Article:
Performance of RoBERTa on PLEAD (measured by F1 and AAA) and HateCheck functionality tests for neutral (GIN) and positive (GIP) group identifiers and attacks on individuals (IND).

SeedF1AAAGINGIPIND
79.04 52.27 58.57 49.05 72.31
79.04 54.10 61.43 54.76 50.77
80.45 56.70 52.86 75.71 56.92
80.74 47.18 34.29 62.86 56.92
80.74 35.69 21.43 23.33 52.31

Std 0.89 8.31 17.20 19.44 8.54
SeedF1AAAGINGIPIND
79.04 52.27 58.57 49.05 72.31
79.04 54.10 61.43 54.76 50.77
80.45 56.70 52.86 75.71 56.92
80.74 47.18 34.29 62.86 56.92
80.74 35.69 21.43 23.33 52.31

Std 0.89 8.31 17.20 19.44 8.54

Firstly, we observe high standard deviations across AAA-scores. Models obtained with seeds 4 and 5 have identical F1-scores, but a gap of 12 points on AAA, suggesting that they may be modeling different phenomena. HateCheck tests on group identifiers confirm this hypothesis, as the model trained with random seed 5 misclassifies most neutral (GIN) or positive (GIP) sentences containing group identifiers as hateful, while the model trained with seed 4 can distinguish between different contexts and recognises most positive sentences as not hateful. Likewise, the models obtained with seeds 1 and 2 have identical F1- scores, and also similar AAA-scores, but a 20- point gap on the test containing attacks on individuals (IND). This suggests that classifiers tend to model different phenomena (like the presence of group identifiers or violent speech) rather than policy violations and that similarities in terms of F1-score disguise important differences amongst models.

### 6.2 Model Evaluation

Since the output of our model is a parse tree, we represent it as set of productions and evaluate using F1 (Quirk et al., 2015) on: (a) the entire tree (PF1), (b) the top level (i.e., productions rooted in intent, PF1I), and (c) the lower level (i.e., productions rooted in correctly detected slots, PF1L). We also report exact match accuracy for the full tree (EMAT).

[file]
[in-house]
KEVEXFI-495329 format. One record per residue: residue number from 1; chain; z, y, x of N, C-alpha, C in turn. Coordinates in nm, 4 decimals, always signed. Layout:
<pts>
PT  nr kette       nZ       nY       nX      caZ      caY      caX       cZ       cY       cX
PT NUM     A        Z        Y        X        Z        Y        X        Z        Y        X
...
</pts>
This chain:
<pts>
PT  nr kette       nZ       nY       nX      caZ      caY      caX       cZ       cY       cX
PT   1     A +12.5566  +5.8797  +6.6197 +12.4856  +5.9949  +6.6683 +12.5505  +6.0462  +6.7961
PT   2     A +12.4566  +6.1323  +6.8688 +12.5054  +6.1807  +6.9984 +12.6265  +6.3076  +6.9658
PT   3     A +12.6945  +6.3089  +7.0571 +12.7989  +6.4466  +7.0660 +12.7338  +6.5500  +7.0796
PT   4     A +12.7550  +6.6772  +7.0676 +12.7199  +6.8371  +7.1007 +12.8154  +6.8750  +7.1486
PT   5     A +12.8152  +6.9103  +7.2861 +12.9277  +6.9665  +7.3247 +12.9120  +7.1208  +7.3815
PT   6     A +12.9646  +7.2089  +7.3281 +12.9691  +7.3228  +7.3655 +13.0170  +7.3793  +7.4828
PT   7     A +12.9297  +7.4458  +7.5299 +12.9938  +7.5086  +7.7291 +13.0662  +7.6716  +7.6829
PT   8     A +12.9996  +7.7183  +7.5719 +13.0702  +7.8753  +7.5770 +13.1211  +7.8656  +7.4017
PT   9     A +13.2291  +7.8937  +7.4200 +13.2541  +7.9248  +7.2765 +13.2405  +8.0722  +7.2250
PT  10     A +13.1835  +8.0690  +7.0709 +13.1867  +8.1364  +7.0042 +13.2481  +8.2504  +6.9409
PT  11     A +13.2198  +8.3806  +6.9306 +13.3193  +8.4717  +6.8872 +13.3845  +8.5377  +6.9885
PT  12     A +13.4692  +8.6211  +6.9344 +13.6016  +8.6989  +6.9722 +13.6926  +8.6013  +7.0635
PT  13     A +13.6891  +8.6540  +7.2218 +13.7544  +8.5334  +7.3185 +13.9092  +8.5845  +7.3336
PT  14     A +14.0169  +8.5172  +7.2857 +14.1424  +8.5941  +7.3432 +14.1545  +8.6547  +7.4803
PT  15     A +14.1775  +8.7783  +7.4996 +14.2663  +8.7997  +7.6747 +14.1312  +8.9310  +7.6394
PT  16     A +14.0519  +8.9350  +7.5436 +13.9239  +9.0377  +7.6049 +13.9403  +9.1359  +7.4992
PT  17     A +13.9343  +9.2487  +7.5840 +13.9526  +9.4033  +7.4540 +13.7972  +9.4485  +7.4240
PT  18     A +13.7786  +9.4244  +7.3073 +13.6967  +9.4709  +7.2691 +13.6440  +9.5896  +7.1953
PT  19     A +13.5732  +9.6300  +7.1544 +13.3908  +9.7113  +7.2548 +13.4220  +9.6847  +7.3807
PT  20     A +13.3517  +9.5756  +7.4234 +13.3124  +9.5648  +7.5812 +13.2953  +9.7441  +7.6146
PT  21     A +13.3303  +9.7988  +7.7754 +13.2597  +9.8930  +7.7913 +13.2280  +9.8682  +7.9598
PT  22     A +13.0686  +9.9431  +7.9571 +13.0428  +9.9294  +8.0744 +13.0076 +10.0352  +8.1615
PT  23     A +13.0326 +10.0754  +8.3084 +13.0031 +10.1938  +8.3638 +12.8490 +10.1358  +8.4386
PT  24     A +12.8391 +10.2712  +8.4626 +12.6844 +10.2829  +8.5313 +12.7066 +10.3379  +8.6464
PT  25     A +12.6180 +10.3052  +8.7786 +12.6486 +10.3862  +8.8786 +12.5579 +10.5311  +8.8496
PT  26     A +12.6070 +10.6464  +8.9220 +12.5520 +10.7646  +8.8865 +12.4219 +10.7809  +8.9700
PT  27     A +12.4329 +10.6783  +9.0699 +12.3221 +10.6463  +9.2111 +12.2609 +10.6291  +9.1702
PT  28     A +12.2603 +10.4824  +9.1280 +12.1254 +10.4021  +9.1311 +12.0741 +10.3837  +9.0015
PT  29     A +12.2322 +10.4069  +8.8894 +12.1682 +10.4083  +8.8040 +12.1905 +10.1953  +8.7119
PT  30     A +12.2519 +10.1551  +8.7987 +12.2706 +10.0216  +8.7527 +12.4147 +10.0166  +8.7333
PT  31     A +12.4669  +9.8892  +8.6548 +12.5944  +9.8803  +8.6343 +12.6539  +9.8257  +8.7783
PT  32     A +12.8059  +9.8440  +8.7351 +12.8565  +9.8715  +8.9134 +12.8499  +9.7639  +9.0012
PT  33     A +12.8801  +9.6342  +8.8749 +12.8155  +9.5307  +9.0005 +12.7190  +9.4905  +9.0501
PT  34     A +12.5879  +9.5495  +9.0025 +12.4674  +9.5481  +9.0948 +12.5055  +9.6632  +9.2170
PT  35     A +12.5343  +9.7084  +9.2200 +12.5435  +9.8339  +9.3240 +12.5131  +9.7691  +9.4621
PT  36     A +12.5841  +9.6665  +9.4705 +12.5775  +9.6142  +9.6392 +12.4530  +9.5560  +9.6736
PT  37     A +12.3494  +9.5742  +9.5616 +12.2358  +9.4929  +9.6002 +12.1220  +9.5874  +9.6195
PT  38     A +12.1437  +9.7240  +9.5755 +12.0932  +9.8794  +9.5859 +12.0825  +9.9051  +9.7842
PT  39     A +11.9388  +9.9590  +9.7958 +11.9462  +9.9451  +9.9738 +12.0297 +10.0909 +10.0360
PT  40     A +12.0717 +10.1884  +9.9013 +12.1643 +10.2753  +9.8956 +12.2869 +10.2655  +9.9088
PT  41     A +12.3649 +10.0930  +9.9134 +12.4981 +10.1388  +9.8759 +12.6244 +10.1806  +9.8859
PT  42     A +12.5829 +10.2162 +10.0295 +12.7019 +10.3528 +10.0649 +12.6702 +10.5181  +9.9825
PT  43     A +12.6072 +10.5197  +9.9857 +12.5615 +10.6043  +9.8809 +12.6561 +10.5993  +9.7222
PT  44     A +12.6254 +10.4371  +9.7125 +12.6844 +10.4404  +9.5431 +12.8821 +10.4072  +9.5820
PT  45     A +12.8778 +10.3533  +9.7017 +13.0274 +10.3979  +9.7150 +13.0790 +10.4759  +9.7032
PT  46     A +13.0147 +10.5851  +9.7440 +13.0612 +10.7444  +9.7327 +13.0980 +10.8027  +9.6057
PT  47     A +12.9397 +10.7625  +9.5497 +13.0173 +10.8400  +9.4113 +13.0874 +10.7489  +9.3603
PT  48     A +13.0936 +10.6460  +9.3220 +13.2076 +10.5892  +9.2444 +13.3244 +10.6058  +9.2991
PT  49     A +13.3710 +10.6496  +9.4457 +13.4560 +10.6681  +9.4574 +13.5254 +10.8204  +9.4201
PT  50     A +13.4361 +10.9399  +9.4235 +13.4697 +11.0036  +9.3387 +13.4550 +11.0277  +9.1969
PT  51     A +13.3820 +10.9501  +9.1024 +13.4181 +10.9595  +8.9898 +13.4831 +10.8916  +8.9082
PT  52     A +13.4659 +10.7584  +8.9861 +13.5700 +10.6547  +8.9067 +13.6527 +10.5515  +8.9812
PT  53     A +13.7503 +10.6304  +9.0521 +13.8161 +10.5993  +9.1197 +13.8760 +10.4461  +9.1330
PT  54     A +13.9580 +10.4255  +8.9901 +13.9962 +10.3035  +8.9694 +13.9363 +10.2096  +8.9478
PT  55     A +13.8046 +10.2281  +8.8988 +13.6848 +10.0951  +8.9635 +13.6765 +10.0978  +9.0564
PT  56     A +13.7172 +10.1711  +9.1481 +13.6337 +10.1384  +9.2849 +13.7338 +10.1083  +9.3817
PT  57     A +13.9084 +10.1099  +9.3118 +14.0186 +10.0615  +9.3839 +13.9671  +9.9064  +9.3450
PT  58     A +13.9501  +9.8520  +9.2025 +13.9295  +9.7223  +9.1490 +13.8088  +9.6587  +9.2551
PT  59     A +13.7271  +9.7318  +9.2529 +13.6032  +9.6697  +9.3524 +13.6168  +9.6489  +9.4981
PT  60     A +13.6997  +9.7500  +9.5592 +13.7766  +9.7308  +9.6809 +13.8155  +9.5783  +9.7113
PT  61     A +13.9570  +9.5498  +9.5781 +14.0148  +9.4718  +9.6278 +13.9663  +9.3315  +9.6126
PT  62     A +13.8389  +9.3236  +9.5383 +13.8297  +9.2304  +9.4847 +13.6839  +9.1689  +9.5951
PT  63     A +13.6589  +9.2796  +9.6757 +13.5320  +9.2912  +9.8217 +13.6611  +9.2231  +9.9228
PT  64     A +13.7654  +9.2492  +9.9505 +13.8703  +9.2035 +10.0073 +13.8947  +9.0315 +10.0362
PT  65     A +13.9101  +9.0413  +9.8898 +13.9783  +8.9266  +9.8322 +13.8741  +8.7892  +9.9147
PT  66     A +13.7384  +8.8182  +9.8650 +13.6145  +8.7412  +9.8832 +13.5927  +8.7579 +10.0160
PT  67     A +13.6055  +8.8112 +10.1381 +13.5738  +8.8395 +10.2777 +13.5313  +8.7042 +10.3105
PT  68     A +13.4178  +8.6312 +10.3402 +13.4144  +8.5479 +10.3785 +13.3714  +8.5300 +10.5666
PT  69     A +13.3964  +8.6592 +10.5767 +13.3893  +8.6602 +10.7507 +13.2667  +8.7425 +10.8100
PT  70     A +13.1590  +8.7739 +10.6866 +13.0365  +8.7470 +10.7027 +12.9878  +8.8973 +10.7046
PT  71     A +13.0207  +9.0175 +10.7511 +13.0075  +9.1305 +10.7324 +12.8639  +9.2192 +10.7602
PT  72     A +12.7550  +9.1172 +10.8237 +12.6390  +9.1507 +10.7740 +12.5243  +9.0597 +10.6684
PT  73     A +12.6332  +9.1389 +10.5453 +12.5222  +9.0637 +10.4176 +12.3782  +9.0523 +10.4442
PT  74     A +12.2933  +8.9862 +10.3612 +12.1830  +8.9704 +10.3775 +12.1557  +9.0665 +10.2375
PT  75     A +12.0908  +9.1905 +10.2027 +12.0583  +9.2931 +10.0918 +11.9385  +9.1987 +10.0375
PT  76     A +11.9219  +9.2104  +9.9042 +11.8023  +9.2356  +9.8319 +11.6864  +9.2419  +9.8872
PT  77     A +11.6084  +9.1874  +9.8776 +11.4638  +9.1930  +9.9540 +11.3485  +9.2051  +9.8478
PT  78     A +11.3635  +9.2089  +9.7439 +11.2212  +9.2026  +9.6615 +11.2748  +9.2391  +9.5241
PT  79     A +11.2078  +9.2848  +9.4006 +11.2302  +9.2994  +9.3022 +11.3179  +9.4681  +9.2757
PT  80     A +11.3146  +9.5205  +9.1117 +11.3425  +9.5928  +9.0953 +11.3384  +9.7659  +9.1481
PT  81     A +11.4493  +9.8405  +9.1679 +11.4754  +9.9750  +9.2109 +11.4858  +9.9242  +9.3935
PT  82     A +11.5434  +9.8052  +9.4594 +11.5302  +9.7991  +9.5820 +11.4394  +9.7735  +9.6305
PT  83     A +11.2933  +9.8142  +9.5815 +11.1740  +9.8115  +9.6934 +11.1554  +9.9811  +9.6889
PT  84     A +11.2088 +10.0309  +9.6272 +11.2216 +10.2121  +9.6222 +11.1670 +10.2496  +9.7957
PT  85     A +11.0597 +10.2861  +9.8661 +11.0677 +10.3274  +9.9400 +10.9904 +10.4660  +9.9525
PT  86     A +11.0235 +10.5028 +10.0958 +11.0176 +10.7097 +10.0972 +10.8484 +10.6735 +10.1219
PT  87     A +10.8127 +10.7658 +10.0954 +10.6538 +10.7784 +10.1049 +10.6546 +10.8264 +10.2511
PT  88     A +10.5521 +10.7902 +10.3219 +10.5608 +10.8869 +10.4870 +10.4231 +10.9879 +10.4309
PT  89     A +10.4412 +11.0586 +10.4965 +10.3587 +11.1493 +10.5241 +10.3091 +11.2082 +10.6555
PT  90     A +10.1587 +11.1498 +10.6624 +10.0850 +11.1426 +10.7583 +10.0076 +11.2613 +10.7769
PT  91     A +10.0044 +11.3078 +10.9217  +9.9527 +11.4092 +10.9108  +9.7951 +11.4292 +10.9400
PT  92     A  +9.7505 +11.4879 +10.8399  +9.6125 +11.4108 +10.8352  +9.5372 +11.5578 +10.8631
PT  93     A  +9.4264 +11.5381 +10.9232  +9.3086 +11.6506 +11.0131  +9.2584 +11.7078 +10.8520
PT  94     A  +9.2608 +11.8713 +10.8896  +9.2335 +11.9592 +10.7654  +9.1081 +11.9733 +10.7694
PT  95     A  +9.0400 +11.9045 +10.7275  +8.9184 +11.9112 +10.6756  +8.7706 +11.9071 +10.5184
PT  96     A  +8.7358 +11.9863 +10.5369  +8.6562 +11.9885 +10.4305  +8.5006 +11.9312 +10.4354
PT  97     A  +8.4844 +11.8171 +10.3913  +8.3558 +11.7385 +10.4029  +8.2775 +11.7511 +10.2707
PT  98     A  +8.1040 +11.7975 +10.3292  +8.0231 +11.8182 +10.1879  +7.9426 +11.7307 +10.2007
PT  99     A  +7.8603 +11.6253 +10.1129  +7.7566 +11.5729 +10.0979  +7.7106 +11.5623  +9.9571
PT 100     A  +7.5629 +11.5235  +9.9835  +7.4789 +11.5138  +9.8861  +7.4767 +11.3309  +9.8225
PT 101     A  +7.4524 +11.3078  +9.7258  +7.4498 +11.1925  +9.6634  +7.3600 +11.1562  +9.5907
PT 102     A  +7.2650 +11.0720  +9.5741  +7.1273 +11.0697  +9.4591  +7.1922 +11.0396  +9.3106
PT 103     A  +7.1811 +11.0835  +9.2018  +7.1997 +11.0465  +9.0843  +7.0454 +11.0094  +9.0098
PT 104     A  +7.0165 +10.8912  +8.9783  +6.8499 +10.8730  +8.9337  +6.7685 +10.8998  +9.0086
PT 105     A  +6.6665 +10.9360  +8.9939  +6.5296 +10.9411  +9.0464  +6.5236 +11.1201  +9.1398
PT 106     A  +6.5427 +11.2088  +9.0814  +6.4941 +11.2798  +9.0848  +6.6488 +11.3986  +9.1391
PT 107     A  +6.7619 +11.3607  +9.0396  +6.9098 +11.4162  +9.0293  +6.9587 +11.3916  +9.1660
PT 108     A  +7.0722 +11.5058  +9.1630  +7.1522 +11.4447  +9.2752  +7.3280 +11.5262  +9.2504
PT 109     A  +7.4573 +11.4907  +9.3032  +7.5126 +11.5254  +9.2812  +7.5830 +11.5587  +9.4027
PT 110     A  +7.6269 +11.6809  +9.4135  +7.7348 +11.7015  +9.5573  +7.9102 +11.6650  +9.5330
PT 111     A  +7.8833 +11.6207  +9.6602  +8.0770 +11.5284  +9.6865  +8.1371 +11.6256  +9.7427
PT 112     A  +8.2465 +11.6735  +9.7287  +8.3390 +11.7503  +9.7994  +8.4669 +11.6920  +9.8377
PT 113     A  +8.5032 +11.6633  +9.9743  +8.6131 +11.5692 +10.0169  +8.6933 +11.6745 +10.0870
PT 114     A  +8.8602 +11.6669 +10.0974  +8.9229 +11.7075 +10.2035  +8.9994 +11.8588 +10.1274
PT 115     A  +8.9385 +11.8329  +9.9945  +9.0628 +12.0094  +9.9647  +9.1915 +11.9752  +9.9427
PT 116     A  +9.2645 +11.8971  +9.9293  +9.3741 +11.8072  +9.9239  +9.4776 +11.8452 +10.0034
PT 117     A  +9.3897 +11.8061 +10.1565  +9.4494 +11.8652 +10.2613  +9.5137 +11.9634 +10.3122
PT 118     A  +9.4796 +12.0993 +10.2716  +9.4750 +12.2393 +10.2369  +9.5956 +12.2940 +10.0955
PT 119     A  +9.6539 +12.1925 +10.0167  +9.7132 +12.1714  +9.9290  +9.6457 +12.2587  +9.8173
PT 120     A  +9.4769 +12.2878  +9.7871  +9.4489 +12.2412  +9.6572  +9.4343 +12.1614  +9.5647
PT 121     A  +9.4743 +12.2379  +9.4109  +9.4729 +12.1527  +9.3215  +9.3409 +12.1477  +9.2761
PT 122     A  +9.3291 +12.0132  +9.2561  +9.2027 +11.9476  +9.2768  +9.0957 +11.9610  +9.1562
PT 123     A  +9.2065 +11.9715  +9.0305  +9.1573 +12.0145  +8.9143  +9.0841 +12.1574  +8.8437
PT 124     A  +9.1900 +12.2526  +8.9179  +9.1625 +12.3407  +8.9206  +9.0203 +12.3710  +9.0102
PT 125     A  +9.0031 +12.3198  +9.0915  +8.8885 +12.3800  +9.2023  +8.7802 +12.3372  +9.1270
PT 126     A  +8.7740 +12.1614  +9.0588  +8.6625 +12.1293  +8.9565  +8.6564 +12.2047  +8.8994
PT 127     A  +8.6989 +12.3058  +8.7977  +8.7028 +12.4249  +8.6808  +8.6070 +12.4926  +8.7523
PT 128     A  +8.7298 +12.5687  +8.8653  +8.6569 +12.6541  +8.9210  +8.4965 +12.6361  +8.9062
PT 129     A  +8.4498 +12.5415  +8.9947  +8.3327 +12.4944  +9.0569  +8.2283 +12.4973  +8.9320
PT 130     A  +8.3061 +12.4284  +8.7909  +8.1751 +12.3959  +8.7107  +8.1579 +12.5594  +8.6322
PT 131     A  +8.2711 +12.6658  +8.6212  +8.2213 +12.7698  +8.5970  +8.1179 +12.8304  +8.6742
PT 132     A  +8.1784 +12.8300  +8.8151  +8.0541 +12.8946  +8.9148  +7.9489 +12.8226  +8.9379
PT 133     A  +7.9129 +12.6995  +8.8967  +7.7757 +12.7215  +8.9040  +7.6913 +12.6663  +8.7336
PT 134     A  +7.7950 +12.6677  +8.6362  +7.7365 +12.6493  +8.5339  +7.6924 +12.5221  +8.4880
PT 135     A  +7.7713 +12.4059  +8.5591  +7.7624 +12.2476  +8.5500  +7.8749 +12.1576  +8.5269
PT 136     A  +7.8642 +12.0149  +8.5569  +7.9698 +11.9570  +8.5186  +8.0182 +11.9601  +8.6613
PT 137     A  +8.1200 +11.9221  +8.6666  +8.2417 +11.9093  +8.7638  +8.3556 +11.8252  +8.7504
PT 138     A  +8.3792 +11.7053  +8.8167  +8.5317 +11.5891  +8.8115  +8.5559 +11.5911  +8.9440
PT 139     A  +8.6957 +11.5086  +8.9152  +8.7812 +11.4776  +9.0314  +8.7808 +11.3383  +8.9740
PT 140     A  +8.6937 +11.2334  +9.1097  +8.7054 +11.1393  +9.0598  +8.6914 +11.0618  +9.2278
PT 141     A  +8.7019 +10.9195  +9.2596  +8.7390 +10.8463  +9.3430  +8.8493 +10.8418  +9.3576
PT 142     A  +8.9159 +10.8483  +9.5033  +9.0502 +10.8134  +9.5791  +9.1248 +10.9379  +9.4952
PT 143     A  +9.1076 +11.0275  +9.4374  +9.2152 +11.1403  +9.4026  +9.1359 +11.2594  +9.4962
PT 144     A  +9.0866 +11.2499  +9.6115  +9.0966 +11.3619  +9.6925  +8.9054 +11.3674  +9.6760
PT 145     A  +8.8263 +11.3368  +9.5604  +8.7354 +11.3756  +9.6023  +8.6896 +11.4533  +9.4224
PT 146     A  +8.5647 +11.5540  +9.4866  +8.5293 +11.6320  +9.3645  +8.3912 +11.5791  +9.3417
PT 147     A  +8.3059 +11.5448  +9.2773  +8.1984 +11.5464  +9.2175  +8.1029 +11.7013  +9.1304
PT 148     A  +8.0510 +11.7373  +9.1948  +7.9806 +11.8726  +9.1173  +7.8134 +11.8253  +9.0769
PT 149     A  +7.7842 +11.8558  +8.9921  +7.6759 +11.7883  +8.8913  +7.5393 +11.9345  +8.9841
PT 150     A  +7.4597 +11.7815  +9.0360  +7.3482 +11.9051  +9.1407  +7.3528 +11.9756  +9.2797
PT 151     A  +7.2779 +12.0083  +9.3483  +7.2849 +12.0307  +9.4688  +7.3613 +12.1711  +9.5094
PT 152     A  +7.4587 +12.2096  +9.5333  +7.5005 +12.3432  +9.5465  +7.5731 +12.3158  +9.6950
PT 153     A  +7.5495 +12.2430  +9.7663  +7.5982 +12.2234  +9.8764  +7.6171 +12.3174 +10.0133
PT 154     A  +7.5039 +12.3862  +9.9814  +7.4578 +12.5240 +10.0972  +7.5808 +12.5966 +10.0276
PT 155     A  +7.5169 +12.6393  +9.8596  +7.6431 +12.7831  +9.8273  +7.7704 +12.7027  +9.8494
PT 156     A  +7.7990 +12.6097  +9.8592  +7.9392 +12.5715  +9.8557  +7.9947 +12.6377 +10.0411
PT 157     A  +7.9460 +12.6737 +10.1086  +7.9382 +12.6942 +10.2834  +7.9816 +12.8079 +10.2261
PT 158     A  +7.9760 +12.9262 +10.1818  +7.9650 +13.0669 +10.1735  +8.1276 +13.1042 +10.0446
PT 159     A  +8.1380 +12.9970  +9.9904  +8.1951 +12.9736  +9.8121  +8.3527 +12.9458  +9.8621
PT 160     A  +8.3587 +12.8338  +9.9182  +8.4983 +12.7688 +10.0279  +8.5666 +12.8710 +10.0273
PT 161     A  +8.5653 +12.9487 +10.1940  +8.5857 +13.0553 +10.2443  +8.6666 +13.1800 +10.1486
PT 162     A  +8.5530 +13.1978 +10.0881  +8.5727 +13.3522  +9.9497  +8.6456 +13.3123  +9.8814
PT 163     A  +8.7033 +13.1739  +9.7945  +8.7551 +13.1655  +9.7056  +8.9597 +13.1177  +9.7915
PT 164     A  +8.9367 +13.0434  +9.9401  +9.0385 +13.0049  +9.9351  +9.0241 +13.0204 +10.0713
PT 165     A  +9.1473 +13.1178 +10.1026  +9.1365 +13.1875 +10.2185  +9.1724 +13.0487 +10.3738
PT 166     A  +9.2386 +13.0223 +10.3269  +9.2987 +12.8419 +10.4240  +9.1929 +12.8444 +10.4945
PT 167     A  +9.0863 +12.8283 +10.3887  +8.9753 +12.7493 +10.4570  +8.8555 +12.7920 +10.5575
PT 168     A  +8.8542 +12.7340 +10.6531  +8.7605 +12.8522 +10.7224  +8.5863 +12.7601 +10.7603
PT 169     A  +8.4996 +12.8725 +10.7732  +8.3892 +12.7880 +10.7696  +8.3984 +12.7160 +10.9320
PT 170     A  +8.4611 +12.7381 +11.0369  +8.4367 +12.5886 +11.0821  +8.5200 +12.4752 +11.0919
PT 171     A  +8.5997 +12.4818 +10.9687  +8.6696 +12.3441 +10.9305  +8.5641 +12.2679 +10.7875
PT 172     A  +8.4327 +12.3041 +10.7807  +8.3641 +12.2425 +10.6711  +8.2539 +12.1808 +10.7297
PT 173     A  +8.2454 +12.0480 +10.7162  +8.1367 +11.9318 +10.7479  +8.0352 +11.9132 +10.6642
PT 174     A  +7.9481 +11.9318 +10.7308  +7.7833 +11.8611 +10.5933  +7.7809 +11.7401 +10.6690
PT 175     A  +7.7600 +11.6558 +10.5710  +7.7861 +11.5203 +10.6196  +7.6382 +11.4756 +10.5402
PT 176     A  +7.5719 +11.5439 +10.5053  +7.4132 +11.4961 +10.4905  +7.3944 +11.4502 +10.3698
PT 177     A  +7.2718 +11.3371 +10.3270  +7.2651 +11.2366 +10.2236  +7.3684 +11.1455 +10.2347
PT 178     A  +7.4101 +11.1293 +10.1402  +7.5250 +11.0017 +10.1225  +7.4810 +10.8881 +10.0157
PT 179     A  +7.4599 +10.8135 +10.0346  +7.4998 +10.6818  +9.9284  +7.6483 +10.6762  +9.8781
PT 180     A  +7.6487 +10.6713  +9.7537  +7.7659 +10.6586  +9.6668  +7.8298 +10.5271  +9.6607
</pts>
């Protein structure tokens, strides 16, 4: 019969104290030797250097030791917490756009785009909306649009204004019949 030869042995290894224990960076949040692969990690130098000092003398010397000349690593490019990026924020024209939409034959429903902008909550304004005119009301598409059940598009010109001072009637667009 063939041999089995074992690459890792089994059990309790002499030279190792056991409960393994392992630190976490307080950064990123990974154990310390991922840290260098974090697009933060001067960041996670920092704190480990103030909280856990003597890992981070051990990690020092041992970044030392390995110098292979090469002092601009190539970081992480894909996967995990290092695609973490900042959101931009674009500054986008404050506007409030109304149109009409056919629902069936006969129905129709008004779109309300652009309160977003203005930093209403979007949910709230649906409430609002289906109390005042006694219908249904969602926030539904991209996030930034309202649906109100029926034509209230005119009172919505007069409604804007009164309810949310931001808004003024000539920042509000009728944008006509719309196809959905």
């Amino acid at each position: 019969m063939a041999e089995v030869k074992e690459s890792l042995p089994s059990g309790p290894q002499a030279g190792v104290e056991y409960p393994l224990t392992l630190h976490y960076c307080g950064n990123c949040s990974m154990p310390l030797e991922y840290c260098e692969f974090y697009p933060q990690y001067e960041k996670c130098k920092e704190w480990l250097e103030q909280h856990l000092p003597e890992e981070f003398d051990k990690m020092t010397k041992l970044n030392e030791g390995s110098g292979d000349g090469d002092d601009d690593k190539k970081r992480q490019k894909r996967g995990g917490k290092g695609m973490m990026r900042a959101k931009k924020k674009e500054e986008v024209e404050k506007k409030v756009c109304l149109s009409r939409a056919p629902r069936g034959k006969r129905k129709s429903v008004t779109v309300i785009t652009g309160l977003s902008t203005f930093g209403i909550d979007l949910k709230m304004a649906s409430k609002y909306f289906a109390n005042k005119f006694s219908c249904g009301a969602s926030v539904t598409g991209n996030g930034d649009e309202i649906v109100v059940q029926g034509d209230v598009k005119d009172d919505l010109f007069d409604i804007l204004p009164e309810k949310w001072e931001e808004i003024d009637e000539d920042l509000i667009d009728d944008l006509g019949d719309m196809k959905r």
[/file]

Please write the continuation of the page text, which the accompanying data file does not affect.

We compare our model (BART+MS+I) to ablated versions of itself, including a BART model without meaning sketches or an intent-aware loss, and a variant with meaning sketches but no intent-aware loss (BART+MS). We also compare against two baselines which encode the input post with an LSTM or BERT, respectively, and then use a feed-forward neural network to predict which slot labels should be attached to each token (Weld et al., 2021). The LSTM was initialized with GloVe embeddings (Pennington et al., 2014). For BERT, we concatenate the hidden representation of each token to the embedding of the CLS token, and compute the slots associated to a word as the union of the slots predicted for the corresponding subwords. We enhance these baselines by modeling slot prediction as a multi- label classification task (i.e., one-vs-one) in line with Pawara et al. (2020). For each pair of slots <s1,s2 >, we introduce an output node and use gold label 1 (− 1) if s1 (s2) is the right tag for the token, and 0 otherwise.

As an upper bound, we report F1 score by comparing the annotations of one crowdworker against the others. Recall that annotation of hateful posts was simplified by asking participants to look for specific slots; as a result, some scores are only available for non-hateful instances where annotators could select from all the slots.

Our results are summarized in Table 5 (scores are means over five runs; hyperparameter values can be found in our code documentation). Our model achieves a production F1 of 52.96%, outperforming all comparison models. When looking at the top level of the tree (PF1I), model performance on hateful instances (H) is considerably inferior to non-hateful ones (NH). This is not surprising, since hateful instances can be represented with ∼4 sketches while non-hateful ones are noiser and can present a larger number of slot combinations. Model performance at filling correctly detected slots for hateful and non-hateful instances is comparable (61.93% and 62.66%), approaching the human ceiling. EMAT scores are slightly higher for the non-hateful class, but this is not unexpected since hateful trees all have at least three slots, while many non-hateful ones have only one (i.e., a target).